Myanmar Shadow Government Calls for Revolt Against Military Rule

by mcardinal


Myanmar‘s shadow government, formed by opponents of military rule, called for a nationwide uprising against the junta on Tuesday, amid reports of new protests and a flare-up in fighting between the army and ethnic military groups.

Duwa Lashi La, acting president of the National Unity Government (NUG), said the shadow government was launching a “people’s defensive war”, signaling in a speech what appeared to be a bid for greater coordination of armed militias and ethnic forces after months of fighting the military.

Military spokesman Zaw Min Tun dismissed the NUG’s call for revolt. It was an attempt to gain international attention and recognition from the United Nations General Assembly later this month and would not succeed, he said.

Myanmar‘s military toppled the elected government of Aung San Suu Kyi on Feb. 1, triggering a wave of protests by pro-democracy supporters, and leading to hundreds of deaths as security forces tried to quell the demonstrations.

Some opponents of military rule have formed armed groups, under the banner of the People’s Defence Forces, and have forged alliances with some ethnic militias that have long seen Myanmar‘s army as their enemy.

Declaring a state of emergency, Duwa Lashi La called for a “revolt against the rule of the military terrorists led by Min Aung Hlaing in every corner of the country.”

Myanmar‘s military ruler Min Aung Hlaing last month took on the role of prime minister in a newly formed caretaker government and pledged to hold new elections by 2023.

The junta has branded the NUG – made up of members in exile or in hiding – and People’s Defence Forces as terrorist groups.

Military-appointed administrators should “immediately leave your positions”, Duwa Lashi La said in his 14-point speech, urging members of the security forces to join pro-democracy militias and for ethnic groups in border areas to attack the military.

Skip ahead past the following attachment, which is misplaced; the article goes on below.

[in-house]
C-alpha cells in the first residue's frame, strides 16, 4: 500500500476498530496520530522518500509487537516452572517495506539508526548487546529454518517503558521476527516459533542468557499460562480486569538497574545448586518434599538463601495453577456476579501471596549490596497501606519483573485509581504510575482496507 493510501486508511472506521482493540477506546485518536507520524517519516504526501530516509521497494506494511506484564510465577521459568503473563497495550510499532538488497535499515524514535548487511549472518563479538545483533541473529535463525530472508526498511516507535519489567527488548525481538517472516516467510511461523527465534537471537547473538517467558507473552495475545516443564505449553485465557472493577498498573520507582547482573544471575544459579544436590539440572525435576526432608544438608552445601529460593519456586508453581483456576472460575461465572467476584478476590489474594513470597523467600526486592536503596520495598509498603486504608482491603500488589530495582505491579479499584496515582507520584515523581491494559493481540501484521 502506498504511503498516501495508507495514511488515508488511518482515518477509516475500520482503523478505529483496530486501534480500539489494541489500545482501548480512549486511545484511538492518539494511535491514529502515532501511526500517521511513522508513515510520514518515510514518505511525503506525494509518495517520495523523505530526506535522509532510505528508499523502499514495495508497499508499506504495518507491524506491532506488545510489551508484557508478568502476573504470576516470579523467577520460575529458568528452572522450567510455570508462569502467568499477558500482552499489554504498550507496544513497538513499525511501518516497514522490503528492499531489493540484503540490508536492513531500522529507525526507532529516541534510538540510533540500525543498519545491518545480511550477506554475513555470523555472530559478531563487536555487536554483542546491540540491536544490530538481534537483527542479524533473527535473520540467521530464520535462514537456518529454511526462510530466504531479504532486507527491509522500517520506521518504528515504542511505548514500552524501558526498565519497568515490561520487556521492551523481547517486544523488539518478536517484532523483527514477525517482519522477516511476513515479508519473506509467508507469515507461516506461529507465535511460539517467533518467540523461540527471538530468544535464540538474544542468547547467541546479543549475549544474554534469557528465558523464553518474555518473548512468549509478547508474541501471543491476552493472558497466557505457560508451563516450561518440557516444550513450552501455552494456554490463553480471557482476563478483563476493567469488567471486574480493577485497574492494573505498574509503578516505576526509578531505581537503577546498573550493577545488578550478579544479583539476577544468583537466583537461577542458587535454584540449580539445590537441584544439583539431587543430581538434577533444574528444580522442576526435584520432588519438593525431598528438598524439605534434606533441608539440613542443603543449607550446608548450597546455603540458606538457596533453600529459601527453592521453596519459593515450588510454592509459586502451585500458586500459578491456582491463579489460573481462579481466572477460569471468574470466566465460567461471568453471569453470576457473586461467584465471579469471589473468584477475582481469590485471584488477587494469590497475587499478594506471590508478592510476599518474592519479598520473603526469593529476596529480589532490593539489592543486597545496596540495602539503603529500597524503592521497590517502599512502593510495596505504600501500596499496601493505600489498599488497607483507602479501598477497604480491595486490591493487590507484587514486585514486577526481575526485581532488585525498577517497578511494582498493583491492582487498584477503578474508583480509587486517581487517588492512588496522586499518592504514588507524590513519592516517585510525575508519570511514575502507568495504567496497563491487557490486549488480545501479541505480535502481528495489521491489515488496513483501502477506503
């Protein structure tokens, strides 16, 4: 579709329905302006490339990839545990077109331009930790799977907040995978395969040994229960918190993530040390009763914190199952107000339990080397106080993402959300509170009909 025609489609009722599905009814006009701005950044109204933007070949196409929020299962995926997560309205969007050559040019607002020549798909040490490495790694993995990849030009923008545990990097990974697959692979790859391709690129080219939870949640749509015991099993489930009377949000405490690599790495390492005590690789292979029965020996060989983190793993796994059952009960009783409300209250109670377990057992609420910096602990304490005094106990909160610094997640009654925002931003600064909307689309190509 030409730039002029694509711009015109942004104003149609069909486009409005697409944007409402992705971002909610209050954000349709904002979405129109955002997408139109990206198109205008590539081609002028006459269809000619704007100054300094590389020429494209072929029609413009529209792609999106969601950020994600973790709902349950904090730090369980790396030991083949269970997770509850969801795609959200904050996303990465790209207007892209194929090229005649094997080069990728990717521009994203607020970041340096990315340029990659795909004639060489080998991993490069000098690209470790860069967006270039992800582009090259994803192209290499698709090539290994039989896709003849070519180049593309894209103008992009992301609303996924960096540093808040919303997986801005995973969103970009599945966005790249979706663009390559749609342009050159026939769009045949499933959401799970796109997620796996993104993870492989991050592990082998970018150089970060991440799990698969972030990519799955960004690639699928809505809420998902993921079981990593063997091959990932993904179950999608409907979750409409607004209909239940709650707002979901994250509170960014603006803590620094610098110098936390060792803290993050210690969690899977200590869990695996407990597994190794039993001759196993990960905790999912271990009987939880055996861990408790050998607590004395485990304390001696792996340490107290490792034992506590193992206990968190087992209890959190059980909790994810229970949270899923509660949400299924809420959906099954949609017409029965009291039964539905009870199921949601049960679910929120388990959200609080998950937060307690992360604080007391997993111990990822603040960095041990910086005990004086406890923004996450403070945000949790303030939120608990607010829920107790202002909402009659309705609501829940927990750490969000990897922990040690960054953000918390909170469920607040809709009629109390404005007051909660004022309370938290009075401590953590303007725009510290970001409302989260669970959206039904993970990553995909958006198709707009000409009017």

“We have to initiate a nationwide uprising in every village, town and city in entire country at the same time,” said Duwa Lashi La.

Military spokesman Zaw Min Tun said the NUG was trying to destabilize the country, including disrupting a national coronavirus vaccination program, but it was heading for failure.

“They are working to bring the international attention back,” said Zaw Min Tun, according to the Telegram channel of army-owned Myawaddy TV. He also accused media groups of “spreading fake news” on the situation in Myanmar.


Soon after February’s coup, a civil disobedience movement tried to undermine military rule.

Hastily formed militias have skirmished regularly with the army, although often appear to be operating independently. It is also unclear how much coordination there is among ethnic forces that have been fighting the army for decades.

The NUG’s announcement on Tuesday appeared to prompt some panic buying. A video on social media showed what it said was a rush to buy essentials in a supermarket in the country’s business hub of Yangon.

There were also reports of fighting in border areas, including between the army and soldiers of the Karen National Union (KNU), according to a post by the Karen Information Center on social media.

Anti-military street protests also broke out in the Dawei area of southern Myanmar and in Kalay in the Sagaing Region, photographs posted by the Myanmar Now news outlet showed.

The escalation in tensions comes as the Association of Southeast Asian Nations (ASEAN) has been leading diplomatic efforts to end the violence and open a dialogue between the military rulers and their opponents.

ASEAN’s envoy to Myanmar, Erywan Yusof, said in an interview with Kyodo news agency at the weekend that the military had accepted his proposal for a ceasefire until the end of the year to ensure distribution of humanitarian aid.

A military spokesman could not be reached for comment on the ceasefire.

A pro-democracy activist and another member of the NUG said the junta could not be trusted to honor such a deal.


(Reporting by Reuters Staff; Writing by Ed Davies; Editing by Kim Coghill, Simon Cameron-Moore and Tom Hogue)

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